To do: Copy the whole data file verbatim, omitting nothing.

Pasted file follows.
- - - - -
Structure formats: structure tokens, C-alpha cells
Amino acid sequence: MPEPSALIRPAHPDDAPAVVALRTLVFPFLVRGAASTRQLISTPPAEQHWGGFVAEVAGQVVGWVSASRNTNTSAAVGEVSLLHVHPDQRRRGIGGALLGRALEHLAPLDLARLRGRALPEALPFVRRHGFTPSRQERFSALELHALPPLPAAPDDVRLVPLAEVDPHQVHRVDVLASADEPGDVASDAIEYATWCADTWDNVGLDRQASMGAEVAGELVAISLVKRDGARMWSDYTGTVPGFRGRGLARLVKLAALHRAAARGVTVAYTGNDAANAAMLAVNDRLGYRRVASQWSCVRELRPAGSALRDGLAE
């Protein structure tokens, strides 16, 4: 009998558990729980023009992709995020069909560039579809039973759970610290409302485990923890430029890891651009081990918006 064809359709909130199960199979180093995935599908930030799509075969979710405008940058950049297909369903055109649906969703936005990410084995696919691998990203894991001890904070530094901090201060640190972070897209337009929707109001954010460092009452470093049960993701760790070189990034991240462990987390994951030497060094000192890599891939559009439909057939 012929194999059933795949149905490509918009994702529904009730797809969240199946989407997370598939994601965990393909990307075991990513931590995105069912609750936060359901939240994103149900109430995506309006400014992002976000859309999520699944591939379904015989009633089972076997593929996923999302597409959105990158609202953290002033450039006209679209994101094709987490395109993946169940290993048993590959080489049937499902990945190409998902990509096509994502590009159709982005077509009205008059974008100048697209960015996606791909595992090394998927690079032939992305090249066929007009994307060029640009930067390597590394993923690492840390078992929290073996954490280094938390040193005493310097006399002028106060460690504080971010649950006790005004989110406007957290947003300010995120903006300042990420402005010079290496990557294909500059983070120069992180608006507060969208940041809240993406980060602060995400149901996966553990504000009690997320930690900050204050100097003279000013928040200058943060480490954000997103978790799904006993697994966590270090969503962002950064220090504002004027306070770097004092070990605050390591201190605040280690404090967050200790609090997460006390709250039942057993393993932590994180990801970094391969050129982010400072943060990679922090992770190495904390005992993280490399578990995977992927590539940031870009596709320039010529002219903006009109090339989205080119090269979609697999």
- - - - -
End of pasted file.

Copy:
Structure formats: structure tokens, C-alpha cells
Amino acid sequence: MPEPSALIRPAHPDDAPAVVALRTLVFPFLVRGAASTRQLISTPPAEQHWGGFVAEVAGQVVGWVSASRNTNTSAAVGEVSLLHVHPDQRRRGIGGALLGRALEHLAPLDLARLRGRALPEALPFVRRHGFTPSRQERFSALELHALPPLPAAPDDVRLVPLAEVDPHQVHRVDVLASADEPGDVASDAIEYATWCADTWDNVGLDRQASMGAEVAGELVAISLVKRDGARMWSDYTGTVPGFRGRGLARLVKLAALHRAAARGVTVAYTGNDAANAAMLAVNDRLGYRRVASQWSCVRELRPAGSALRDGLAE
């Protein structure tokens, strides 16, 4: 009998558990729980023009992709995020069909560039579809039973759970610290409302485990923890430029890891651009081990918006 064809359709909130199960199979180093995935599908930030799509075969979710405008940058950049297909369903055109649906969703936005990410084995696919691998990203894991001890904070530094901090201060640190972070897209337009929707109001954010460092009452470093049960993701760790070189990034991240462990987390994951030497060094000192890599891939559009439909057939 012929194999059933795949149905490509918009994702529904009730797809969240199946989407997370598939994601965990393909990307075991990513931590995105069912609750936060359901939240994103149900109430995506309006400014992002976000859309999520699944591939379904015989009633089972076997593929996923999302597409959105990158609202953290002033450039006209679209994101094709987490395109993946169940290993048993590959080489049937499902990945190409998902990509096509994502590009159709982005077509009205008059974008100048697209960015996606791909595992090394998927690079032939992305090249066929007009994307060029640009930067390597590394993923690492840390078992929290073996954490280094938390040193005493310097006399002028106060460690504080971010649950006790005004989110406007957290947003300010995120903006300042990420402005010079290496990557294909500059983070120069992180608006507060969208940041809240993406980060602060995400149901996966553990504000009690997320930690900050204050100097003279000013928040200058943060480490954000997103978790799904006993697994966590270090969503962002950064220090504002004027306070770097004092070990605050390591201190605040280690404090967050200790609090997460006390709250039942057993393993932590994180990801970094391969050129982010400072943060990679922090992770190495904390005992993280490399578990995977992927590539940031870009596709320039010529002219903006009109090339989205080119090269979609697999």